a tight circle
tense skin circling
tense and scaly and
until finally
the head catches up with the tail
the skinny frightened tail
the tense circling head
mouth seizes fleeing tail and
snakes are hoops
flipping in agonized effort
snakes strain and bulge and
swallow themselves until
is gone
and body
is gone



as you crept smilingly on your knees
through that cramped and unwelcoming space,
i (the true i) curled up at the end, scowling,
to see what would happen
(because after all i am curious like you)

what could it have been that induced you
to make that torturous journey?  i thought
you were frighteningly determined, and
therefore really quite attractive

if you hadn’t thrown yourself against the door of that
narrow hallway
no stray wind or glance would have opened it

i would maintain my post at the tiny window in it
and watch and wait
and wait while long moon phases criss-crossed by
and there would have been nothing left to wait for

until you forced yourself into my own dark abode
and i gladly accepted your lips
never knowing why the door had been locked
and who exactly had locked it



Through streams of weariness, yes, I shall mull
Upon why I should choose to scream and cry
Because sometimes the way is all too dull.

Why is it sometimes hard work comes to null?
I promise I’ll impale myself to try
Through streams of weariness, yes, I shall mull.

Upon the good ship Scholarly’s bright hull
I’ll break the bottle and exhale a sigh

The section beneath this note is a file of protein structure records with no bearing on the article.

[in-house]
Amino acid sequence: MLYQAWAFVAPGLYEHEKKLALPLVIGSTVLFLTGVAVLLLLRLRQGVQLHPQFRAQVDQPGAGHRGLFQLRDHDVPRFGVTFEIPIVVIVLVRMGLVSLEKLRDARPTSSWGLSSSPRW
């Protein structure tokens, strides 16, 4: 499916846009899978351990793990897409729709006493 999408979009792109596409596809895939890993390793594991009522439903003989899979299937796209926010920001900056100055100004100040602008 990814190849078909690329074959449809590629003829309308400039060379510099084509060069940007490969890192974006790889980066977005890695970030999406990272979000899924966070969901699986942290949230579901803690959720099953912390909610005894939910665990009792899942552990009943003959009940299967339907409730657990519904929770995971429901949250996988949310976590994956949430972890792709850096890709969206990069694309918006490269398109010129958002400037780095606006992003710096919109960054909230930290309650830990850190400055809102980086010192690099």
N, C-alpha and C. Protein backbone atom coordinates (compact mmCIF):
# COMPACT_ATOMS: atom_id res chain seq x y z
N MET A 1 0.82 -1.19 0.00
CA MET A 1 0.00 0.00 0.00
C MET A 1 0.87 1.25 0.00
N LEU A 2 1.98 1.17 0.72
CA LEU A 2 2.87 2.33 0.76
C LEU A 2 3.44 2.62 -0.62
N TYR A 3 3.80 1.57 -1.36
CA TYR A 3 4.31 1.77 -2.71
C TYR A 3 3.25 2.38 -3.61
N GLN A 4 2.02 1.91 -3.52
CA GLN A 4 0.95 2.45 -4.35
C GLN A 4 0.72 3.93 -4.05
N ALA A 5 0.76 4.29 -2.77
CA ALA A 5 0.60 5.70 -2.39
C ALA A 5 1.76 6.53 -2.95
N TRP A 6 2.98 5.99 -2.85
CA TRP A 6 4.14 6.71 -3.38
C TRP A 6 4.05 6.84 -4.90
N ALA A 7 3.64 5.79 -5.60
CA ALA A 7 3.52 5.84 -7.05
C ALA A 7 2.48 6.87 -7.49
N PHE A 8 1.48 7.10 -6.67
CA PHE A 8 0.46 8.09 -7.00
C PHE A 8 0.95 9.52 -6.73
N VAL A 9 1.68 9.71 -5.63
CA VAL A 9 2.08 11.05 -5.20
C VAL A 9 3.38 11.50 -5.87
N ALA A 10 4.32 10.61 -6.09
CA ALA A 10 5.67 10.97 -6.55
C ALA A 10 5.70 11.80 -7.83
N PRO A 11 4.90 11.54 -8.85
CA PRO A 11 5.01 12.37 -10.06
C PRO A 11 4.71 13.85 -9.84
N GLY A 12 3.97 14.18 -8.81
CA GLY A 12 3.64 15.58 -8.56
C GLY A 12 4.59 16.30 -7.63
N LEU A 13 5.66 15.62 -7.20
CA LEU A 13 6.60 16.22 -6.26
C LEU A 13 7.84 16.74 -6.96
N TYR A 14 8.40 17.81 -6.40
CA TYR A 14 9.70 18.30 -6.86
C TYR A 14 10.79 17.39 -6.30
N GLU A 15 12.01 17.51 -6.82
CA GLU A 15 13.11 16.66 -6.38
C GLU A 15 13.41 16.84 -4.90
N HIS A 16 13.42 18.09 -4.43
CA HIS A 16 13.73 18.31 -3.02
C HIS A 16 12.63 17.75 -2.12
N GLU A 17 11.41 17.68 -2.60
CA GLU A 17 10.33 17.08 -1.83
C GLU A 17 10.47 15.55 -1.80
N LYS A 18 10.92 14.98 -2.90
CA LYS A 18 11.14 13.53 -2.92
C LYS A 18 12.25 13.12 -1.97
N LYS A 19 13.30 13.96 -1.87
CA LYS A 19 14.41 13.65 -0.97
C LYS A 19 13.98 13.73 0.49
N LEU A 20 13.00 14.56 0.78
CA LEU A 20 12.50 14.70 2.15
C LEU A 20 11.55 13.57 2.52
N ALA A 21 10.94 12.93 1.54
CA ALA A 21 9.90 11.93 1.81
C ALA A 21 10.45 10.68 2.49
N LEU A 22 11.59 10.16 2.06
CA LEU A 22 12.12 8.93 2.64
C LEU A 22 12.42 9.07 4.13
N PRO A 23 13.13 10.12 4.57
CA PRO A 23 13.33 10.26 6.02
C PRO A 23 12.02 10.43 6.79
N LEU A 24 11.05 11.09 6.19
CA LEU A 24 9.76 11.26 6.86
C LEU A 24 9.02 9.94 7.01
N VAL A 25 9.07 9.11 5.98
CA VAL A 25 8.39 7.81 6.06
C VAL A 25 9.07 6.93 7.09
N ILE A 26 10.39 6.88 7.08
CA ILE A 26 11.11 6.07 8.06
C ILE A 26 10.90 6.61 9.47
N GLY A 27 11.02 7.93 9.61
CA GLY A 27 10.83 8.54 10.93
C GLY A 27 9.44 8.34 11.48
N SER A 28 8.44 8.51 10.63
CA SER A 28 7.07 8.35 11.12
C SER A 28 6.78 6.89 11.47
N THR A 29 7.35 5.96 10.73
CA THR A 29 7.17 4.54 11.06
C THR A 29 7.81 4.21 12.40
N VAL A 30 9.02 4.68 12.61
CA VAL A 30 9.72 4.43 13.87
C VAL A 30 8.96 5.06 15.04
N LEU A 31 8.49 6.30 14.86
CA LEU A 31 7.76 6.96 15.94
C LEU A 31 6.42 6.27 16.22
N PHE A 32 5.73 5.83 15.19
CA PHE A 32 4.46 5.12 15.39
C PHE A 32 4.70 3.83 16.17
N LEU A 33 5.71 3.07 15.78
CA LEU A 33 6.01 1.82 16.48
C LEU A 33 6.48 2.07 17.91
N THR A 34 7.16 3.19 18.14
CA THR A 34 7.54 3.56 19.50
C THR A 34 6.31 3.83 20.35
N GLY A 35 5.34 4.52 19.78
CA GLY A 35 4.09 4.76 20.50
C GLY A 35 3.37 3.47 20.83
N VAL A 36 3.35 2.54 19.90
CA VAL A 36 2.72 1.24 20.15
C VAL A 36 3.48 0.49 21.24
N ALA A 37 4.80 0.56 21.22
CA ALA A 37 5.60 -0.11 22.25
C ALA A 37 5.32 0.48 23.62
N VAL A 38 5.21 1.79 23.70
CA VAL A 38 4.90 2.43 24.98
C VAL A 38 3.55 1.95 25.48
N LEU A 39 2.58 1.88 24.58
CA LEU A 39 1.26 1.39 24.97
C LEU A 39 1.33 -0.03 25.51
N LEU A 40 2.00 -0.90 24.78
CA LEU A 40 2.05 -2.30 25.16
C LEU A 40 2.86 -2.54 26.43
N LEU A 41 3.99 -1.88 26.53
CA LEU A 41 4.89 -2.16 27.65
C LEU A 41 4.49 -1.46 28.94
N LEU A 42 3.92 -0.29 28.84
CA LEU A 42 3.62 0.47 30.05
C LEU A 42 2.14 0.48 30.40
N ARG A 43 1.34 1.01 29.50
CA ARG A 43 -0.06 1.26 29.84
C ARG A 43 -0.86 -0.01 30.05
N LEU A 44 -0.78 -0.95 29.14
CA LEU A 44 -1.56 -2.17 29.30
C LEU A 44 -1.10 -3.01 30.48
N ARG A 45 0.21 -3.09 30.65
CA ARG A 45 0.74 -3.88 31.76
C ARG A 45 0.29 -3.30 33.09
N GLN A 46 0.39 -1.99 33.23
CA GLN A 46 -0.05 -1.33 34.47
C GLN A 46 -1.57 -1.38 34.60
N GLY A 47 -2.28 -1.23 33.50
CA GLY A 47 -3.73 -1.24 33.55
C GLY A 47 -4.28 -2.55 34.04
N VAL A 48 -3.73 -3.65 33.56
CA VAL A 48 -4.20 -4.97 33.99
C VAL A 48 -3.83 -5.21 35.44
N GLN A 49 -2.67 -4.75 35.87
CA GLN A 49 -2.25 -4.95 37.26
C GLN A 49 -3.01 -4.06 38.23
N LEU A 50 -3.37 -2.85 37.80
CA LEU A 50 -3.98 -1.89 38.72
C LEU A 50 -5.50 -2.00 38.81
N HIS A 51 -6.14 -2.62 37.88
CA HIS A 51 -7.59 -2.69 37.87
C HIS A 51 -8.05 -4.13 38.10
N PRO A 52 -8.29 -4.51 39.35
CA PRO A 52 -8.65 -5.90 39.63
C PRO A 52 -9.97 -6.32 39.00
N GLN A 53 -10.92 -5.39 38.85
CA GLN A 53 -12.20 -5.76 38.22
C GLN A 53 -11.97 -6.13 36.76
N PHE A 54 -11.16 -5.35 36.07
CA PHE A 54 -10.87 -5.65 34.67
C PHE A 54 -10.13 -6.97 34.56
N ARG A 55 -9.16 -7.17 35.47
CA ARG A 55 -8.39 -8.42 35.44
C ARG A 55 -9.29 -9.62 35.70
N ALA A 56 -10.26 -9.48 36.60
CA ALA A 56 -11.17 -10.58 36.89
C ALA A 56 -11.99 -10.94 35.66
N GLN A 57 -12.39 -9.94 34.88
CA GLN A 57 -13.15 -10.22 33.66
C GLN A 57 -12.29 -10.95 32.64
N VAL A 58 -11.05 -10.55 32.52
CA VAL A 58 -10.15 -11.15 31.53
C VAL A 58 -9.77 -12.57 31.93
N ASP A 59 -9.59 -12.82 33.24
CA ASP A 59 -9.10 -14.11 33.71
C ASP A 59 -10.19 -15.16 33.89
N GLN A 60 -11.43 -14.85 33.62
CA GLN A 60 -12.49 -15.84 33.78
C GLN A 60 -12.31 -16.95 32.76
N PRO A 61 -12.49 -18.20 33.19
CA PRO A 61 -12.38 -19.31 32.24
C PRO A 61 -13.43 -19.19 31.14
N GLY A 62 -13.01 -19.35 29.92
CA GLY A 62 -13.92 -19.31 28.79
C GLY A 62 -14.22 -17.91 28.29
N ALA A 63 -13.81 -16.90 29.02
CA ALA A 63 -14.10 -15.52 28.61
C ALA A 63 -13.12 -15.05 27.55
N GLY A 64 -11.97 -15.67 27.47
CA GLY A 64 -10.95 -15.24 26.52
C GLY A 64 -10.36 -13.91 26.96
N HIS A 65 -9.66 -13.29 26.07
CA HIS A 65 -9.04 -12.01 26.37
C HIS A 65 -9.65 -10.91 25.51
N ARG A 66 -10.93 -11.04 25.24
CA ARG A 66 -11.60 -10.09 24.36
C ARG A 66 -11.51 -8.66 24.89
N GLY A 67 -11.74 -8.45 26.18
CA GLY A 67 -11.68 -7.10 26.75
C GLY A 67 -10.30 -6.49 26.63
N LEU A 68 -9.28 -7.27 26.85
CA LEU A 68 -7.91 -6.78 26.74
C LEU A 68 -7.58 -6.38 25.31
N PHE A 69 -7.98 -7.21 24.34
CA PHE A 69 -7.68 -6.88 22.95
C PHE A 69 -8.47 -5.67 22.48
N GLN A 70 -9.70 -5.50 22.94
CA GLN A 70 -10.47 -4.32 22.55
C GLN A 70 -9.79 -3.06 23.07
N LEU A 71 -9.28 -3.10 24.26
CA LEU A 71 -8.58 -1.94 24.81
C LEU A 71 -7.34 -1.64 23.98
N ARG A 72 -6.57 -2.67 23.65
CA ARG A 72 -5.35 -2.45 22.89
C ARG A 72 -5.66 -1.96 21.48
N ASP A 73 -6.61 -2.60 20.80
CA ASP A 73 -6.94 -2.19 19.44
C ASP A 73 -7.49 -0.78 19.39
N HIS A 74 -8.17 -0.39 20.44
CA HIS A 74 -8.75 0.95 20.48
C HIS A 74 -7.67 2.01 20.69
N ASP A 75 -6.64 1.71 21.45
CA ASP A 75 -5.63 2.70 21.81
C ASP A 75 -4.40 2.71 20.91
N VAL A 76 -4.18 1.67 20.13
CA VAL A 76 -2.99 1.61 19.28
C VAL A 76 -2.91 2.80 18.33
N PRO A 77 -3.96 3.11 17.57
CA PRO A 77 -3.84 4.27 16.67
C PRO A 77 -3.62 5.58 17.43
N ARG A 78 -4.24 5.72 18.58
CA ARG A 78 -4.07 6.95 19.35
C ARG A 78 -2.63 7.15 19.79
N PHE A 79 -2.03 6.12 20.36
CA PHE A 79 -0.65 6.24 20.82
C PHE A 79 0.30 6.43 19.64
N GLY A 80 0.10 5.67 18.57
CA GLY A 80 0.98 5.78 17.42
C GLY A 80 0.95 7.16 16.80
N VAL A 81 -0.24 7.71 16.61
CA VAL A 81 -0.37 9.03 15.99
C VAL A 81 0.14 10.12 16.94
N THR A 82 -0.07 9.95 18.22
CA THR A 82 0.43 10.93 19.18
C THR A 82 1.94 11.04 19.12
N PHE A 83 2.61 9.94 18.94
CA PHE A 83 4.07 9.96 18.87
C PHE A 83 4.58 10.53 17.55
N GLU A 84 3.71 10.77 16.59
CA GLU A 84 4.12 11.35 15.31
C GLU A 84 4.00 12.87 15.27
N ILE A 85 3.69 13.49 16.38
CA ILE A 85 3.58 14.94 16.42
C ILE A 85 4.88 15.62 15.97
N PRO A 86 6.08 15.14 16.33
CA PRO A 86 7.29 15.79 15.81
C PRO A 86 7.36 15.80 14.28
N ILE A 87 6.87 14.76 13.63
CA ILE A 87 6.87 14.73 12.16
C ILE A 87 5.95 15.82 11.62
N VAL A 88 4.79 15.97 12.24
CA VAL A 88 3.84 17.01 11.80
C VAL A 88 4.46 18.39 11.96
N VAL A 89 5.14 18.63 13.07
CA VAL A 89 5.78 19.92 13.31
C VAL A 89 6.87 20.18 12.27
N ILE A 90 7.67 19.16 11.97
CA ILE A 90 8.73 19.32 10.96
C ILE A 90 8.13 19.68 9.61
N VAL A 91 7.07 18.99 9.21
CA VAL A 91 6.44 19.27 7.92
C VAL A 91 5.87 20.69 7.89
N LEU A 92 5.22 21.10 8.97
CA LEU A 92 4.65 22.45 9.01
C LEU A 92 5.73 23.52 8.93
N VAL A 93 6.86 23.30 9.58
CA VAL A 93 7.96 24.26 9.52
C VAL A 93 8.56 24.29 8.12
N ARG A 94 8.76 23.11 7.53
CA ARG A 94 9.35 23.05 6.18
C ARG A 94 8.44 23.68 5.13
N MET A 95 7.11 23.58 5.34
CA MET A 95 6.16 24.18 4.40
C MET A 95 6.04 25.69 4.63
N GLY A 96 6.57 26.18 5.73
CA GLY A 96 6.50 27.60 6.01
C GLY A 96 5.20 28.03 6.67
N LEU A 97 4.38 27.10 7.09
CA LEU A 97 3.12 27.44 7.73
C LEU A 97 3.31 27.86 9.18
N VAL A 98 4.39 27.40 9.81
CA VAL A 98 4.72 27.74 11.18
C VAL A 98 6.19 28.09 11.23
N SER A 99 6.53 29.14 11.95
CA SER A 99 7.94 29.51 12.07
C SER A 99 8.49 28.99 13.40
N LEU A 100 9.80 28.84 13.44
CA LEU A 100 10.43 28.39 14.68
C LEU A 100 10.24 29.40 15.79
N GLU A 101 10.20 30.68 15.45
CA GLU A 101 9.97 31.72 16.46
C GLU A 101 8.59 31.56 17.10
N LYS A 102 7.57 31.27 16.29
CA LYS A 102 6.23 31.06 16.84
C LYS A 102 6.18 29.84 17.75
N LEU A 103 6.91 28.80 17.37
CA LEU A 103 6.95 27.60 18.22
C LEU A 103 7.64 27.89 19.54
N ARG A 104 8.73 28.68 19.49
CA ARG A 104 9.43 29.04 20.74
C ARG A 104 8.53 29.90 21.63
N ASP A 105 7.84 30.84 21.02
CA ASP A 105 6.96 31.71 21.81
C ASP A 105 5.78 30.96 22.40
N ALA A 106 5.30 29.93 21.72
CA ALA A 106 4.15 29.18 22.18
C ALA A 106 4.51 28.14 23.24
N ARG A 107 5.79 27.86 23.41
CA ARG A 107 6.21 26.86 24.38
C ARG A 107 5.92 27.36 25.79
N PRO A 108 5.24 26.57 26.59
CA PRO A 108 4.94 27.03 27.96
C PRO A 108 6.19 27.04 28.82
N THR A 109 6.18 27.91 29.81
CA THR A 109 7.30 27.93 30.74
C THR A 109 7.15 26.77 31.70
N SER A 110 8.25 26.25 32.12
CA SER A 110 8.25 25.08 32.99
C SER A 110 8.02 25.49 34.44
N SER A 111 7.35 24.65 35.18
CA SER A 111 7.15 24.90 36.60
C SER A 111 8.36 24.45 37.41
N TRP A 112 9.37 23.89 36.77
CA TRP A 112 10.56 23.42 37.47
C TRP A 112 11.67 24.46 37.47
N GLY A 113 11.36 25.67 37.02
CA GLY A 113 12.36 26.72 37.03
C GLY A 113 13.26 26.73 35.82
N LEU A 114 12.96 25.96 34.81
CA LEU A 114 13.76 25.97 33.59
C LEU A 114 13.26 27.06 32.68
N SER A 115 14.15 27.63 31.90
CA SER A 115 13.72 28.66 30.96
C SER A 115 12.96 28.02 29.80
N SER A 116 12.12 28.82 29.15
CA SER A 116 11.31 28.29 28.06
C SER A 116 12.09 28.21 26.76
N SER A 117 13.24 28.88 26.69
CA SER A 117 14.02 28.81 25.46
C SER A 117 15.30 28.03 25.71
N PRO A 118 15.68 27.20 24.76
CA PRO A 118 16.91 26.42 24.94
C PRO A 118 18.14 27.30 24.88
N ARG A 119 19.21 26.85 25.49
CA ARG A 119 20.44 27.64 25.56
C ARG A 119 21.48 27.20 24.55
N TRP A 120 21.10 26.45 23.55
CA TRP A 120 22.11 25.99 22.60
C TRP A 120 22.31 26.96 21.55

Because sometimes the way is all too dull.

A steaming buttered bit of tasty crull
I shall forego to climb so ever high
Through streams of weariness, yes, I shall mull.

Above seductive wiles that surely lull
I render useful all my love to fly
Because sometimes the way is all too dull.

There is no question that I’ll pick or cull
Acceptance is the answer to the sly
Through streams of weariness, yes, I shall mull
Because sometimes the way is all too dull.


What Happened?

there is an (o yes) thing called life
i lived it once or twice
eccentric ways and love and strife
did permeate the nice

did you (or them or we or it)
contend before and now?
did we say swearwords <gasp> like shit
and exclamations pow?

a dance of writhe and slinky shape
and musky undertones
is hidden in fermented grape
and quiet still-life bones

a purity a masquerade
perfection of the brain
is drowned in miles of lemonade
that drips a ceiling rain

a why and wherefore spluttered spit
and puzzled broken brow
communicates the dammit shit
and bang and crash and pow

because a sudden difference floats
in limbo with no breath
it nil-ness zero vacuum totes
it’s nothing: it is death


Mummy’s Breathalyzer

as a green haze
lifts I tend

to let it collect
in the back of

my throat
it squelches down and

never do i notice the
alteration in the

landscape i have given
birth to

(b-b-b-baby) it is in
my lap and have
i killed it yet?



Into water
Into air
Challenge, struggle
Over there
I can’t breathe
I can’t smell
Dizzy panic
Deep dark well
Spinning swirl
True and fast
Force the clawing
Be the last
If I shatter underwater,
Shall I burble soft, or blast?


Slow Motion

The mountains perch above the oceans
And hang themselves warily, like ancient paintings,
Above the proceedings.
The cyclists whiz (spandex taut and gleaming)—
Revolutions of spokes and metallic flashes entrance
Rock slabs and mounds of earth
Reminding them of precious Volcano days.
Savoring their velocity and flirting with their own youth
The cyclists fail to notice that the mountains are shifting;
The race ends, the winner is garlanded,
And the stony, cold mountains inexorably budge;
New roads are built, old roads fall into disrepair,
The athletes forget about the race and age, and become slow.
The angry mountains seethe
And calm themselves
And lash out again.

All efficient machines have worn themselves out.
The cyclists are dead.
Nobody remembers what a bicycle is.
Strange multi-colored rains fall, shiny as spandex, and the earth is uniformly